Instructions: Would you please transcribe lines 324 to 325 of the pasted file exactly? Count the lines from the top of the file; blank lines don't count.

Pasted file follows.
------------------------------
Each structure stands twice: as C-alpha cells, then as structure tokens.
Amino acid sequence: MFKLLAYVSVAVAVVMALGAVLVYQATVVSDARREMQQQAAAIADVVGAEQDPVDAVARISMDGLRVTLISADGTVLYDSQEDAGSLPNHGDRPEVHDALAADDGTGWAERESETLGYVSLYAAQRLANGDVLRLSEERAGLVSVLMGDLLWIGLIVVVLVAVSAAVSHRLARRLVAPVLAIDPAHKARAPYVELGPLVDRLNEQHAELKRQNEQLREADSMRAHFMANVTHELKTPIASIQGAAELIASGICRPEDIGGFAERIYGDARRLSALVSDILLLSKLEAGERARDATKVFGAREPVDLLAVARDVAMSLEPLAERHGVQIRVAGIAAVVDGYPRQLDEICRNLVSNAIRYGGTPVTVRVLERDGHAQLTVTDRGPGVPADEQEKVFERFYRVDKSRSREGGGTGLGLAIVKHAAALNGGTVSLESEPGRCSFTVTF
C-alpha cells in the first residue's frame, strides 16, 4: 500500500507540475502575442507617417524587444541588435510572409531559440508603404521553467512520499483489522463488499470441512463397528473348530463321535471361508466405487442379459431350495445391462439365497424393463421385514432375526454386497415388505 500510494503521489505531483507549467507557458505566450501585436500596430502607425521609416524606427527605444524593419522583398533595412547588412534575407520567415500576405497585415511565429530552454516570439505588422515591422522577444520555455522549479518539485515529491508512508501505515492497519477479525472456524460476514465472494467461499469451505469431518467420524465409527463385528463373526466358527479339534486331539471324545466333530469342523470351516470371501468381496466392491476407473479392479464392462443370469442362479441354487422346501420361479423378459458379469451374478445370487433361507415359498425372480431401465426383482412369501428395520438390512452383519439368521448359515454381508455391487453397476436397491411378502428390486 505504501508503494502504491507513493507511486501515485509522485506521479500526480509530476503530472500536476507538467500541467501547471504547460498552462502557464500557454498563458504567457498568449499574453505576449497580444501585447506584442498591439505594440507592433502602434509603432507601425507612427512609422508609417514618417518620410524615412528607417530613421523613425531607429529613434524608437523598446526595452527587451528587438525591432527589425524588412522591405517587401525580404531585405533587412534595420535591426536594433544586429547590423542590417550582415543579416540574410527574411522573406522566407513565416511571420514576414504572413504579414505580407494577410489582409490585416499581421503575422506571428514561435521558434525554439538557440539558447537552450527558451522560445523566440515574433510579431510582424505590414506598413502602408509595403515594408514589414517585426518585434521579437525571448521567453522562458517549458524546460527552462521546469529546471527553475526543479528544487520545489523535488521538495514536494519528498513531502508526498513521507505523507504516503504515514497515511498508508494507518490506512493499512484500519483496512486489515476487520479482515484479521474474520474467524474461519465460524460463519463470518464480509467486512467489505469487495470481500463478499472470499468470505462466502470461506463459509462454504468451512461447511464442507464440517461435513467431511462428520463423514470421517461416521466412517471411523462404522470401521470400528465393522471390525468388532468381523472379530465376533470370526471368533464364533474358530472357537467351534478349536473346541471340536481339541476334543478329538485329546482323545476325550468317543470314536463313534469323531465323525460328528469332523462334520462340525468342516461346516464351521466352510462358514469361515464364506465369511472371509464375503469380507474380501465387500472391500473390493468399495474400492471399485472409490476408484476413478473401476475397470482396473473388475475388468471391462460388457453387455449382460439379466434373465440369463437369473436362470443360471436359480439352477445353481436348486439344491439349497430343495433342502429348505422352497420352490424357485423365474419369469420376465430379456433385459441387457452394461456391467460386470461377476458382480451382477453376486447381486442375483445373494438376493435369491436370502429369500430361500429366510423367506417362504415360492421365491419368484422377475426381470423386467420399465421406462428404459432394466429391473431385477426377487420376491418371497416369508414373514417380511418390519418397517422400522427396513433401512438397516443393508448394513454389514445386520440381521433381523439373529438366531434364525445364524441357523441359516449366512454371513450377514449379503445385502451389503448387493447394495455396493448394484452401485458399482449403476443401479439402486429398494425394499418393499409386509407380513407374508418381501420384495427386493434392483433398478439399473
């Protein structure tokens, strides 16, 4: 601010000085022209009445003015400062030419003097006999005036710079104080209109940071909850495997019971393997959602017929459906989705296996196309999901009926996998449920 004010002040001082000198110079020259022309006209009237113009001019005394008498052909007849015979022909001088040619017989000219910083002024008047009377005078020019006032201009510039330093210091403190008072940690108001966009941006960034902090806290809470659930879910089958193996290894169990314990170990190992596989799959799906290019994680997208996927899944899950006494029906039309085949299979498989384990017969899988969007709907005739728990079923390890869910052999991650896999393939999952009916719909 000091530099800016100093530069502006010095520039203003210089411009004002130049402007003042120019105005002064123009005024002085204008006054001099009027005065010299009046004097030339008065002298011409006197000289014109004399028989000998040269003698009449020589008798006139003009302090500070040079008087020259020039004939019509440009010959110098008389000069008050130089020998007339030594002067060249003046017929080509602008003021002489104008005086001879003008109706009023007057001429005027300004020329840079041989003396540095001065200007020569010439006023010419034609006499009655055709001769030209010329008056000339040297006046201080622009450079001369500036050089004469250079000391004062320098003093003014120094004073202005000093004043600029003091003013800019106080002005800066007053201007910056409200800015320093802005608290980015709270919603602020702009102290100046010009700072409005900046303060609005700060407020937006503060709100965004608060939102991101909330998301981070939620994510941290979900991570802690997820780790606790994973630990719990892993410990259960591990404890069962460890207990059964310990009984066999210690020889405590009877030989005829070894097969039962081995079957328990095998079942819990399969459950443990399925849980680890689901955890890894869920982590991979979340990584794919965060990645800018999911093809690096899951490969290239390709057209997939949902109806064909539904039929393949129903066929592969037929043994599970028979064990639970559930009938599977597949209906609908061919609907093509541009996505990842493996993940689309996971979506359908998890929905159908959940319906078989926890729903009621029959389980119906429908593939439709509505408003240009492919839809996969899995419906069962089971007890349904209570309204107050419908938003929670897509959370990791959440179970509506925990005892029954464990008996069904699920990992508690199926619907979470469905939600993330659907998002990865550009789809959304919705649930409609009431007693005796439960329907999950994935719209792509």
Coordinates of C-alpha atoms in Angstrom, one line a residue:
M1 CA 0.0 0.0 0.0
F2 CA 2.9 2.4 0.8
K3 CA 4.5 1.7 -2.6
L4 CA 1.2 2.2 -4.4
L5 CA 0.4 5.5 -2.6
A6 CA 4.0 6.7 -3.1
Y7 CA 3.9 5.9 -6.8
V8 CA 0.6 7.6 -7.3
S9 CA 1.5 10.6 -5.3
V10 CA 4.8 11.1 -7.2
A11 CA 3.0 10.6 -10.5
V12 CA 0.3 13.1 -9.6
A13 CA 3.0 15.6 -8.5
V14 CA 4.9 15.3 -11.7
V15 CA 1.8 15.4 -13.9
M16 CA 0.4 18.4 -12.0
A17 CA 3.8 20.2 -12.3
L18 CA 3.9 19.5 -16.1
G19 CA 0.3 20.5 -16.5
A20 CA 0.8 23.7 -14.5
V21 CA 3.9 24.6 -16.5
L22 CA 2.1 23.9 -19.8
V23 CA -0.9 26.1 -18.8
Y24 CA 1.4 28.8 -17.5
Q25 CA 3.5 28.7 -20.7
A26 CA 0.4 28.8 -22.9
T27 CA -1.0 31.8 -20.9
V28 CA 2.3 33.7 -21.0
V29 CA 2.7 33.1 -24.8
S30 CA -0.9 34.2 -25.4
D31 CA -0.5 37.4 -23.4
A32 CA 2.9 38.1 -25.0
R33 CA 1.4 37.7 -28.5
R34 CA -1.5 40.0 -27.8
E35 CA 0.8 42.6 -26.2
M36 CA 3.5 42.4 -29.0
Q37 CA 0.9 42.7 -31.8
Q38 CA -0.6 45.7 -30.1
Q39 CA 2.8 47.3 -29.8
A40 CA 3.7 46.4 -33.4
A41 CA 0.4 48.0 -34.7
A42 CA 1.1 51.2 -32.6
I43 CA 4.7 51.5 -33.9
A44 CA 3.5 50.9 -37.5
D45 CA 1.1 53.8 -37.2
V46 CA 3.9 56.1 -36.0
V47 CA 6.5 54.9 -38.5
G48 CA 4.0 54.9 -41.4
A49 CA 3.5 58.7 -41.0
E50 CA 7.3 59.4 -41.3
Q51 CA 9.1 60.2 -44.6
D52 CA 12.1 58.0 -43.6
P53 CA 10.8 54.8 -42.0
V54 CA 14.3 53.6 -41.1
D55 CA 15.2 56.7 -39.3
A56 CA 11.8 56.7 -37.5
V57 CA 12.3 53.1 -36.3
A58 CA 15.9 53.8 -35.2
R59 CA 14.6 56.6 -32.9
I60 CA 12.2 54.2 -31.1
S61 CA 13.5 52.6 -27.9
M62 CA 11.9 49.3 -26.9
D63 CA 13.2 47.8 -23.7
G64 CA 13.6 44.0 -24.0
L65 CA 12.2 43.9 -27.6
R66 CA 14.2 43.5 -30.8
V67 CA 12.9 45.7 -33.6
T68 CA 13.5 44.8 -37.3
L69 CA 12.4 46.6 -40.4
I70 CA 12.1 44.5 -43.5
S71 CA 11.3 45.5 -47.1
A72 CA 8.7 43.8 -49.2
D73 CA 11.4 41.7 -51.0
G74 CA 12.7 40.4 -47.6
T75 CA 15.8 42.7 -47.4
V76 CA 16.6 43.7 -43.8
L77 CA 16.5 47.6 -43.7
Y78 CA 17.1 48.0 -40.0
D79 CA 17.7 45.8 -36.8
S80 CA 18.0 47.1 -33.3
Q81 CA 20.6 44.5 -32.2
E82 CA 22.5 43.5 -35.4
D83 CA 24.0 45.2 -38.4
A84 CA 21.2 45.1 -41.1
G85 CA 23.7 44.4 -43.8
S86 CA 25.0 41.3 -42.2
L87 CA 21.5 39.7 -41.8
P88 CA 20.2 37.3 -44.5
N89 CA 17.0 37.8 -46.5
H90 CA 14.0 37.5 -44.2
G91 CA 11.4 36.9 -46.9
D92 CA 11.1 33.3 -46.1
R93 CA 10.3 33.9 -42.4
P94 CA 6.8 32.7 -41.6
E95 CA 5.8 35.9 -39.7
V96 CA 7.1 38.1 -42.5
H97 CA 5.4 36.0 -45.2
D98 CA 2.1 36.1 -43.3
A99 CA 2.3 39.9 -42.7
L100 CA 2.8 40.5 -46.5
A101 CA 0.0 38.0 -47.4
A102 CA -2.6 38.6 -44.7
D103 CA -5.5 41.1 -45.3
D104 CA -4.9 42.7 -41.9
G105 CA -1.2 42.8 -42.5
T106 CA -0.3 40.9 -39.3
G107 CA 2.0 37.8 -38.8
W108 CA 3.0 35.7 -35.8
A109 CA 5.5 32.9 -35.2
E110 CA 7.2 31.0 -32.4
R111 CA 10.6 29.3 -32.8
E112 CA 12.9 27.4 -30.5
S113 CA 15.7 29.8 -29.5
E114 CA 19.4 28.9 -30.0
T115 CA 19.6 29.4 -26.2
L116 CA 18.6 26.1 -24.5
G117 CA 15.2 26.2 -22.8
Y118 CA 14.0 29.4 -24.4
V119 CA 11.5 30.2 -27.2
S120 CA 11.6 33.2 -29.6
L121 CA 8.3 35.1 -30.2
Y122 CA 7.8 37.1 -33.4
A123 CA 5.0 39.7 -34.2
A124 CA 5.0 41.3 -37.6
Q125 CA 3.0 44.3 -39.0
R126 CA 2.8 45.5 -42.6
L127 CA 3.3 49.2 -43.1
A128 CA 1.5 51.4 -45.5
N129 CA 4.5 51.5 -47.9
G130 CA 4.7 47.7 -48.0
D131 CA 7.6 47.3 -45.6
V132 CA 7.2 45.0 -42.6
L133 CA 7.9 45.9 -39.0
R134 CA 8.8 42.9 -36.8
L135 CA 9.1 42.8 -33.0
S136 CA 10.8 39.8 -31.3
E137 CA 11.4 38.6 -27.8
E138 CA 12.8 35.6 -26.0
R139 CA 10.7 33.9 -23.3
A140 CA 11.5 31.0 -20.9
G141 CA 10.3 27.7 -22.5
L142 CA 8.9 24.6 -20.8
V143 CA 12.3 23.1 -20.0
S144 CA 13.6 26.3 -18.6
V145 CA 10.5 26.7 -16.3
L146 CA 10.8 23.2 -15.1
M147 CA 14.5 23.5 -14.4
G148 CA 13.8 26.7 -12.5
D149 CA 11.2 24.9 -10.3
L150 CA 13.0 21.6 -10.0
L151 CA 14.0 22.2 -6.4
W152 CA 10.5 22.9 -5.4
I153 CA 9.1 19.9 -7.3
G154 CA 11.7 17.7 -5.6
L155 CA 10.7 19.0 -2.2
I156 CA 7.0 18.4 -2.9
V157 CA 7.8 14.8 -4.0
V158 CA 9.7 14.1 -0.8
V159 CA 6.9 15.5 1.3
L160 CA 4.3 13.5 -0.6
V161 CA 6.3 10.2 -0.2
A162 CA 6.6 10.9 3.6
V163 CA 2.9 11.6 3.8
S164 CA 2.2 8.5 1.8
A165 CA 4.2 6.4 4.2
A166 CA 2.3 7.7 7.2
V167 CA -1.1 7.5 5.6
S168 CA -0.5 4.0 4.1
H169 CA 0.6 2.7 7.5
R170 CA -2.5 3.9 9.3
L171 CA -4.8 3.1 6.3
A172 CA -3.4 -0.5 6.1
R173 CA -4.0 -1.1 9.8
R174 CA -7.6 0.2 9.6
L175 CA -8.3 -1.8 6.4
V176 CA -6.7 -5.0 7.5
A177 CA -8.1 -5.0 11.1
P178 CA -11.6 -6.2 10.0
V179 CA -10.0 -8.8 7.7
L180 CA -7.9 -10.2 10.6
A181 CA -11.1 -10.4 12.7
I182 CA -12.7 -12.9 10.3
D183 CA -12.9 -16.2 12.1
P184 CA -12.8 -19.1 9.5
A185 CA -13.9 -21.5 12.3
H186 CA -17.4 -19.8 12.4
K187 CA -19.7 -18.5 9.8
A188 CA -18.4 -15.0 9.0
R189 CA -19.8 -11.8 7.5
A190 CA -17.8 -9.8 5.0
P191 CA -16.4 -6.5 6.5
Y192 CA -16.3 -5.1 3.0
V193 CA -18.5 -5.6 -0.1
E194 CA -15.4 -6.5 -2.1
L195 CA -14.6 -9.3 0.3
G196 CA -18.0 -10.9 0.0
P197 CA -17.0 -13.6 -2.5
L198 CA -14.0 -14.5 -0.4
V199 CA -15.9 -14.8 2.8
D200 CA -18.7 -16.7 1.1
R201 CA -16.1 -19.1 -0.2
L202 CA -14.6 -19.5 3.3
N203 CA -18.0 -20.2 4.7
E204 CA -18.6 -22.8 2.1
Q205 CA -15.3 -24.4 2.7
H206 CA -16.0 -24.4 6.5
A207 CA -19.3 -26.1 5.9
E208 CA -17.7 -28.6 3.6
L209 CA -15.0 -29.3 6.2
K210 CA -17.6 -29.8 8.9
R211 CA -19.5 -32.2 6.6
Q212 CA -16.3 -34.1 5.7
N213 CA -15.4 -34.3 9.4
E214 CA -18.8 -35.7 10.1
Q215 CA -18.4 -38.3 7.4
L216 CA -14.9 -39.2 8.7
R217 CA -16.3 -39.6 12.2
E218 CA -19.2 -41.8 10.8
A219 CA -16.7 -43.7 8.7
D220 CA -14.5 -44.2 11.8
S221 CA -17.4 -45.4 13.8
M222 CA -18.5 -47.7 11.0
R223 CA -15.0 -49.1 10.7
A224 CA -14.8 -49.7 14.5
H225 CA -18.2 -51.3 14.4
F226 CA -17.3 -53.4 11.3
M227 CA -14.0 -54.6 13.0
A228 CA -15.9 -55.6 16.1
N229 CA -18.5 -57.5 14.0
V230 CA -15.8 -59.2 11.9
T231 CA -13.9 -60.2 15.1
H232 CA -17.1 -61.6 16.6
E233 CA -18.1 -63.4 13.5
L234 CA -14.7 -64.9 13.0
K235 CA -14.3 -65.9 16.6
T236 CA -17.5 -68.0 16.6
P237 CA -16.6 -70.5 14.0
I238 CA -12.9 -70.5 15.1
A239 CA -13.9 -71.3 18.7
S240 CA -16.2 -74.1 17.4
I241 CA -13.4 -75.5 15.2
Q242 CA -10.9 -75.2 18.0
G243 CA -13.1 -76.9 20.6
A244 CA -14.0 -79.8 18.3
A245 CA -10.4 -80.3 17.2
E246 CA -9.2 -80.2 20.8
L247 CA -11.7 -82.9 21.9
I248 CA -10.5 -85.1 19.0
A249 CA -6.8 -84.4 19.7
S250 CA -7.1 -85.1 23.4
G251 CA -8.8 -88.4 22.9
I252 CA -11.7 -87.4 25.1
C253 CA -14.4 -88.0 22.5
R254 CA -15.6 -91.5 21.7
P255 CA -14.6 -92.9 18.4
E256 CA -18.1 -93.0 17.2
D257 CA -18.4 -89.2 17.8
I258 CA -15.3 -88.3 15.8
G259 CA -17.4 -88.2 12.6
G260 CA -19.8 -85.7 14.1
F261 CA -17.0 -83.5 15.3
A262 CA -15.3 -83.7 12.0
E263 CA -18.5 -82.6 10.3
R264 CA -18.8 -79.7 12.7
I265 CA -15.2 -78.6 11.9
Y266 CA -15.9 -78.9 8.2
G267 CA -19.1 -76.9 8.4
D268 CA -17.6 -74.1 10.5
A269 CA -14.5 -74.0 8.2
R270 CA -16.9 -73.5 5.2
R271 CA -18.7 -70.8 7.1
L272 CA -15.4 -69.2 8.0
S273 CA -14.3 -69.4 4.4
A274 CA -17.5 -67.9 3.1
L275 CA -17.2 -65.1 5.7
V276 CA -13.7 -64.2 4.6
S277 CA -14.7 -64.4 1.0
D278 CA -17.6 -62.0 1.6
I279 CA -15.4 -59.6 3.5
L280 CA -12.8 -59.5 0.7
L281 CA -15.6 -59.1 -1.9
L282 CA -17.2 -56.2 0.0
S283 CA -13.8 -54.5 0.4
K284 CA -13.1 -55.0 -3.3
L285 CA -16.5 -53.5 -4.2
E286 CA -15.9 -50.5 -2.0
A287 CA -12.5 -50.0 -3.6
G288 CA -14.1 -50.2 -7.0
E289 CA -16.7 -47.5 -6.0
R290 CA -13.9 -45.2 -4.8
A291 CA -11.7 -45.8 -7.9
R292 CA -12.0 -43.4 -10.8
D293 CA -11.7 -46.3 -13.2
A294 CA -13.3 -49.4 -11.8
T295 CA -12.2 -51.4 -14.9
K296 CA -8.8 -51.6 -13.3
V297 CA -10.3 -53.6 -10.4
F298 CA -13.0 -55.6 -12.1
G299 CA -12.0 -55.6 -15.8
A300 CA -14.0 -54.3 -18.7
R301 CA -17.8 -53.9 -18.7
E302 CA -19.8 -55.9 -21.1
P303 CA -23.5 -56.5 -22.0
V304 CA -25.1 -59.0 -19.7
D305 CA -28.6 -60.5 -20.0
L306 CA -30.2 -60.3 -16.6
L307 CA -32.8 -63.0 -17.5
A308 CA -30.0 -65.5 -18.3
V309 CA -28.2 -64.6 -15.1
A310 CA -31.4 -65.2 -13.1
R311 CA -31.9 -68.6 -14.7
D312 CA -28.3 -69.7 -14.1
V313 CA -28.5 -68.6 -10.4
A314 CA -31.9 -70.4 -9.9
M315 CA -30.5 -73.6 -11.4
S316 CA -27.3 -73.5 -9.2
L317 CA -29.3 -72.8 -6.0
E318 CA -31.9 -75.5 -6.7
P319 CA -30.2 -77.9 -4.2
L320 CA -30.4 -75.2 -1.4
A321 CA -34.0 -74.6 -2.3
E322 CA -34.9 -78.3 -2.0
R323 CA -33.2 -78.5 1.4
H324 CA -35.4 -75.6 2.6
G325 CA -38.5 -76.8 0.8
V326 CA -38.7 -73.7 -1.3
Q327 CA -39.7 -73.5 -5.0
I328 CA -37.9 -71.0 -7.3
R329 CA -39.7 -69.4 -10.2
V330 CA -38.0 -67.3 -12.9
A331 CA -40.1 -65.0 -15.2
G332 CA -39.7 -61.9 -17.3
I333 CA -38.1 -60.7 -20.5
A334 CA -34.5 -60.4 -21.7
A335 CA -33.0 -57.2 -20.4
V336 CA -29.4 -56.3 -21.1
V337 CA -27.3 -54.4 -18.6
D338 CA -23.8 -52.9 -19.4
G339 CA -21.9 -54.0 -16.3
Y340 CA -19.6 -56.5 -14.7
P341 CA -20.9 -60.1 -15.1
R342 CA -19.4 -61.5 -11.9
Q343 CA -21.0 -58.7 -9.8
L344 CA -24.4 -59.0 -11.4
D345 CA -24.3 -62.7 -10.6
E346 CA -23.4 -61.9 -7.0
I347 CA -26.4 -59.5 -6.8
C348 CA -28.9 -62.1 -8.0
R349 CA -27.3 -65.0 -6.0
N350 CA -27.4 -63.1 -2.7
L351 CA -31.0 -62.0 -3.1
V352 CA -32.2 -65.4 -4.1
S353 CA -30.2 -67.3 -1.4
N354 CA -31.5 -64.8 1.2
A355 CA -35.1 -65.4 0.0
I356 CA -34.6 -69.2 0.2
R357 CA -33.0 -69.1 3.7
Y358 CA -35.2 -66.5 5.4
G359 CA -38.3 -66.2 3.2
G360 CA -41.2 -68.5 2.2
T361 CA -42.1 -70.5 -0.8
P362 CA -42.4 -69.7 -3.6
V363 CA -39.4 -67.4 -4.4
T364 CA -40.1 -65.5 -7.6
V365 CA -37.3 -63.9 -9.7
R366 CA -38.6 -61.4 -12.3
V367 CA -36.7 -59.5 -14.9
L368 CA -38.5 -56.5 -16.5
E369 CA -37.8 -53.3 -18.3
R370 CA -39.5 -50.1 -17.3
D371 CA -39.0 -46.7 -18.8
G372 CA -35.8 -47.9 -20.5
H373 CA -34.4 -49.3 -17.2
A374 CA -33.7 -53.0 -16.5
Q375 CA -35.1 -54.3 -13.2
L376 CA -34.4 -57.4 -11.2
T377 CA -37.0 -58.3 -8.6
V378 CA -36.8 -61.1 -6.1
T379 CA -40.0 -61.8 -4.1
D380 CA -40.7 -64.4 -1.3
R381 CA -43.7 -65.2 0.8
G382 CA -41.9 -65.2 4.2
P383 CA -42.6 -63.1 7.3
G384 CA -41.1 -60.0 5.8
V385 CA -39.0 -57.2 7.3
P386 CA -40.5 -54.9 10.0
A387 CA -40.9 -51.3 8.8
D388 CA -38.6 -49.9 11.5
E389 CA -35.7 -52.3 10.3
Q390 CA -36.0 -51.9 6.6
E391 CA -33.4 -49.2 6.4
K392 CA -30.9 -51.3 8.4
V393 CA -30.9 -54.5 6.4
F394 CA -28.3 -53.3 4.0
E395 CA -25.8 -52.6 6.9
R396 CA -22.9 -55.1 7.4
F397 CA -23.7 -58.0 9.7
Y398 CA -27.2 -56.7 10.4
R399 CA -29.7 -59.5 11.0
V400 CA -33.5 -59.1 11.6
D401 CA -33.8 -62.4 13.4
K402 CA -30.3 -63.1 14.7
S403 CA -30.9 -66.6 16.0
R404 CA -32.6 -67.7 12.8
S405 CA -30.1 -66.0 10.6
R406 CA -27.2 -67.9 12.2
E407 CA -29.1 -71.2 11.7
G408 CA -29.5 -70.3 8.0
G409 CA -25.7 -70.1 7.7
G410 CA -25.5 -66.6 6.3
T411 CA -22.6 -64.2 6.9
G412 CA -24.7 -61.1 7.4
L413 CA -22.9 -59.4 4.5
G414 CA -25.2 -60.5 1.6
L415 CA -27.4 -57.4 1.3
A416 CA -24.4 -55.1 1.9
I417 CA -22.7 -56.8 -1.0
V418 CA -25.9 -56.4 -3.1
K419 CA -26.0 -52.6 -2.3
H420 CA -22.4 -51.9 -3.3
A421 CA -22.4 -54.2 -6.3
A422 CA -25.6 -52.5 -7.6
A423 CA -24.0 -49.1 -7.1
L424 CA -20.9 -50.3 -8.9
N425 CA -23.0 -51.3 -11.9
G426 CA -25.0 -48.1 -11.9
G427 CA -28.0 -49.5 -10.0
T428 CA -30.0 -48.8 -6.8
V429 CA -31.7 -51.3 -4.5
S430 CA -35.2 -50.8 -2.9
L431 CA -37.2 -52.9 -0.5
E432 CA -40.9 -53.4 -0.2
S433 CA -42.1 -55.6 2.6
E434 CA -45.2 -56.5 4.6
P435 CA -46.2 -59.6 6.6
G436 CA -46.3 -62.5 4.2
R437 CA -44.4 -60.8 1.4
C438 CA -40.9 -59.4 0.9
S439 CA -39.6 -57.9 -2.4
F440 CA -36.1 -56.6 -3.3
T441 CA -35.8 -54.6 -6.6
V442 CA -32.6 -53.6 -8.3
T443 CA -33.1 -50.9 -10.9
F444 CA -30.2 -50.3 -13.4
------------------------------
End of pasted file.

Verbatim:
P319 CA -30.2 -77.9 -4.2
L320 CA -30.4 -75.2 -1.4